There is nothing wrong with doing what you do best and collaborating with someone who is also a professional or specialist. Designers know far more than we do about available appliances, sinks, color schemes, etc than we possibly could. They also have the time to spend hours with the customer learning what they want in their custom project-- few of us do, let alone have the people skills to do it well. The issue of hiring a designer has nothing to do with the cost of the project or the house, and everything to do with giving the customer what they want in their kitchen.

People who say they can do something they've never done before bumble their way through it and are really doing a disservice to the customer. The customer does not get the best advice, design, etc.

I would strongly recommend doing what some of the other above postings suggest. What you will find, if the quality of your work is good enough and your professionalism is apparent, is the opportunity to work on more challenging and unusual projects than you ever would have by yourself. You also open yourself to higher end jobs.

This is how we work. We are a two man shop and working only with designers, our projects have won awards, been published nationally, and have involved unusual layouts, figured woods, etc. Do the right thing by this customer and good will follow.



My advice after thirty years in the business is to always try and recognize your limitations and strong points. I always advise customers on large projects to get the advice of a professional designer. I explain that we are builders and not designers.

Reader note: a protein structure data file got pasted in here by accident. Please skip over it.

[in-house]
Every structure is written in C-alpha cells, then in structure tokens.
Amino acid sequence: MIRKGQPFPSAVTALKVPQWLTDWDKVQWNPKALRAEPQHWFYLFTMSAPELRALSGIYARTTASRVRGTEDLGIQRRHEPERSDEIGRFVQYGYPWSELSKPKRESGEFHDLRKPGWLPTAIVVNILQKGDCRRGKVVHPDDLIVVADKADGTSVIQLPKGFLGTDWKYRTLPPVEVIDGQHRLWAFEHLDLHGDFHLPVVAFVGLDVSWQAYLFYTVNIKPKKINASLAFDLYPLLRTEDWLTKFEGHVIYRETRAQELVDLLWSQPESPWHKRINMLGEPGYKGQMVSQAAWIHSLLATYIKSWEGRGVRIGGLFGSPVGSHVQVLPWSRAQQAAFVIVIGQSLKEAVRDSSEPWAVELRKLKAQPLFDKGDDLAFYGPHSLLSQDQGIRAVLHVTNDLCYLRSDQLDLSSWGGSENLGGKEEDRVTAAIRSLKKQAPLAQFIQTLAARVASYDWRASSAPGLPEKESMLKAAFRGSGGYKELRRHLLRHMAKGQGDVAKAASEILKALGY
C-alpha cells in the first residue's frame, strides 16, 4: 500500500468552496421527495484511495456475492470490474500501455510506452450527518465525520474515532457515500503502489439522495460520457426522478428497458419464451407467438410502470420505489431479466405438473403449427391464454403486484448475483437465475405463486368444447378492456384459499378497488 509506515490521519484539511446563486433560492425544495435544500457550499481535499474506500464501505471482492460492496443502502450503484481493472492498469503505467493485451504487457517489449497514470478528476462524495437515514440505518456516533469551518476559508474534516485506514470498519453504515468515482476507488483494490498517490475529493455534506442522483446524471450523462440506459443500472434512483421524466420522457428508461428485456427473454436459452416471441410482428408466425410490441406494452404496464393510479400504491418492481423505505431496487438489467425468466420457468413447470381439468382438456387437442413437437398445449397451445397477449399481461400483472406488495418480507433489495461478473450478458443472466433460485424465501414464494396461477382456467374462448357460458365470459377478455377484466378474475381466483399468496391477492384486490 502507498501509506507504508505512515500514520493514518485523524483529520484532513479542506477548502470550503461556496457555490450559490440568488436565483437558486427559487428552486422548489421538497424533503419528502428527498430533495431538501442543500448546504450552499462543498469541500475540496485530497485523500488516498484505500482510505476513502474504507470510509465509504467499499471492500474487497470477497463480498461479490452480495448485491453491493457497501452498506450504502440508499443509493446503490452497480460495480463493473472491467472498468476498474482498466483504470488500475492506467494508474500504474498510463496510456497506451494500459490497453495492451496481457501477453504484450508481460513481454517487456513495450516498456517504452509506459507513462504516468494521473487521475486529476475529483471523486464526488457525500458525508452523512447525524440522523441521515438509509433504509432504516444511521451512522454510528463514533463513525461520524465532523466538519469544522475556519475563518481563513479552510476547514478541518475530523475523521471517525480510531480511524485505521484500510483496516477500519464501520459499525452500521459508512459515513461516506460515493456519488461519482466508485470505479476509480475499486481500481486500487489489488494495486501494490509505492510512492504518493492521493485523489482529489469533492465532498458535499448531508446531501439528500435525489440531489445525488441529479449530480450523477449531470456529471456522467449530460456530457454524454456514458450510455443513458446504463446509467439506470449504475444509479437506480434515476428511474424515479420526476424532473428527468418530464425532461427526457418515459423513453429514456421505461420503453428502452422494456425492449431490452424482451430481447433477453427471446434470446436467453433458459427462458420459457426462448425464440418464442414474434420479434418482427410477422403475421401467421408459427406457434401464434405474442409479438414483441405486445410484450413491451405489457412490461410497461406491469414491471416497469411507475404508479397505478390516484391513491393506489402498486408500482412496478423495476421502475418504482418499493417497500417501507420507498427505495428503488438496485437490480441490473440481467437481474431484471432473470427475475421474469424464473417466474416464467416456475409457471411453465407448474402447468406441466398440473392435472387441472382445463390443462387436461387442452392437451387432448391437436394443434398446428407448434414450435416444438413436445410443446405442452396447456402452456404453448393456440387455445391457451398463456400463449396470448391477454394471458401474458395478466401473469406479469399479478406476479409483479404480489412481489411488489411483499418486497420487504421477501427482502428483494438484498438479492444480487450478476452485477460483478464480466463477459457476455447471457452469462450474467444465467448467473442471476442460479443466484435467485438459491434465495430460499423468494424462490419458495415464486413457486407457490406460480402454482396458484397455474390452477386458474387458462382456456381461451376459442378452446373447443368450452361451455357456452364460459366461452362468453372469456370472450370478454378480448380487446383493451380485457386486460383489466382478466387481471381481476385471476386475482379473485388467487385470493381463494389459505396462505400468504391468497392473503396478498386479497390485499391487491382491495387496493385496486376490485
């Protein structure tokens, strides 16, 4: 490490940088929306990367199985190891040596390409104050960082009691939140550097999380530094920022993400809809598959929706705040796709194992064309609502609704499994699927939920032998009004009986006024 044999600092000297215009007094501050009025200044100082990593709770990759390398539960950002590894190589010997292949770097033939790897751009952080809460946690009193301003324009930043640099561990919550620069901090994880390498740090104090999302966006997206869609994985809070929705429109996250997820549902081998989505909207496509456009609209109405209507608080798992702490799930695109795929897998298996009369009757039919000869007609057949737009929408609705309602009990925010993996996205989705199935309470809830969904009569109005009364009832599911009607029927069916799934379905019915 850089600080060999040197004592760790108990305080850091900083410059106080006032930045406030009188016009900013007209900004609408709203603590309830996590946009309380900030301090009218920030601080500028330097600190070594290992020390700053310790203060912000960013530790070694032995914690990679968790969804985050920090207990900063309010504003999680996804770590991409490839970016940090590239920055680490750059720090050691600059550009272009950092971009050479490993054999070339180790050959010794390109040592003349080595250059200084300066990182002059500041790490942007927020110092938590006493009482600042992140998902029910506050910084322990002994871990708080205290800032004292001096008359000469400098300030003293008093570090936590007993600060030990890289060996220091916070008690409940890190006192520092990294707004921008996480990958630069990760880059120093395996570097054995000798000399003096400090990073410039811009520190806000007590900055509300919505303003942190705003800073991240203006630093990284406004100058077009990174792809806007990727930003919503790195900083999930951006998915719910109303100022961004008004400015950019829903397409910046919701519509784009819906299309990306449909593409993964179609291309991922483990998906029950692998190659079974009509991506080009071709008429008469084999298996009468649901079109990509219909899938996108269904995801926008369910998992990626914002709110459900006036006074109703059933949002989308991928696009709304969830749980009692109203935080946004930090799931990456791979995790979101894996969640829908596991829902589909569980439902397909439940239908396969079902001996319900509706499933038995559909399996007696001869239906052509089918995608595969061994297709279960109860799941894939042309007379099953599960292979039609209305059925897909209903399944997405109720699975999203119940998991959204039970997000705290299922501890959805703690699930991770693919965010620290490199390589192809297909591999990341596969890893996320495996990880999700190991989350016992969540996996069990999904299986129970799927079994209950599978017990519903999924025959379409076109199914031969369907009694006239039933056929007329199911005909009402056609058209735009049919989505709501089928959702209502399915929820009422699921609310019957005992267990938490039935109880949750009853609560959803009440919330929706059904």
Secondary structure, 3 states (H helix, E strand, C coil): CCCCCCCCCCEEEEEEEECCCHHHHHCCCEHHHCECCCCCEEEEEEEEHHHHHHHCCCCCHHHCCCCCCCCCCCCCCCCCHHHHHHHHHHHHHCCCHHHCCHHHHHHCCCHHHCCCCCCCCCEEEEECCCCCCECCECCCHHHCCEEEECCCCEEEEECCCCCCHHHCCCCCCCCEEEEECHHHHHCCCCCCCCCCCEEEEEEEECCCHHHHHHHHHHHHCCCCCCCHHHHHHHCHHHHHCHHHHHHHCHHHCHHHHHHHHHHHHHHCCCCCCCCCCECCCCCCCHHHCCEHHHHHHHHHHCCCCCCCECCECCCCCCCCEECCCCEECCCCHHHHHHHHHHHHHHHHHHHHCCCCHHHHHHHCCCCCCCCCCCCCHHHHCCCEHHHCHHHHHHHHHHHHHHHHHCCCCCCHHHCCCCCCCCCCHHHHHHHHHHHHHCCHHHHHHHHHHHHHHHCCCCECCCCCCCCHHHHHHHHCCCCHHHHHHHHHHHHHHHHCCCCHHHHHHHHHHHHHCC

However, we do not chase away work. If they are not receptive to this suggestion we will design their work to the best of our ability. We know what is hot and what is not, and that's good enough for most people. We've built enough kitchens and media centers so that most people trust our judgment.

I would like to add another word of advice on designers. Direct your customer towards professional designers who are familiar with the type of project that you're working on. Designers are like every other trade. They range from great to incompetent. Some specialize, and some try to cover everything. Like woodworkers, some know their limitations and some don't.



Sit down with the customer and ask them if there is a layout that they prefer. You can put sinks in front of the window as it is done traditionally or they can have something different like a sink in the island or corner. Find out what kind of cooking they do and if they are going to use a gas or electric range or cook top. Big fridge or standard. Do they like traditional appliances or modern stainless steel? These are some of the same questions that a designer would ask. You need to have a feeling of their life style and what they are looking for in their kitchen. Modern or traditional, and then go from there.

We generally do three to six drawings before we have their kitchen worked out. Get them to come to your shop so that they can see what you are capable of doing. Go to their house if possible and discuss what they like and don't like about their current kitchen. This personal interaction will make them feel comfortable with you and your designing.



You should be working with a set of plans. Bid the job pretty much as the plans spec out, mentioning that although your expertise is mainly in producing cabinets, should your bid be to their liking that you would of course offer extra design services. The cost of this extra expense and any changes would depend on the extent of design services and changes they want. You might just be able to run the plans by a local cabinetmaker friend, or Home Depot for some simple input and ideas for a small fee. That probably would be all that's needed.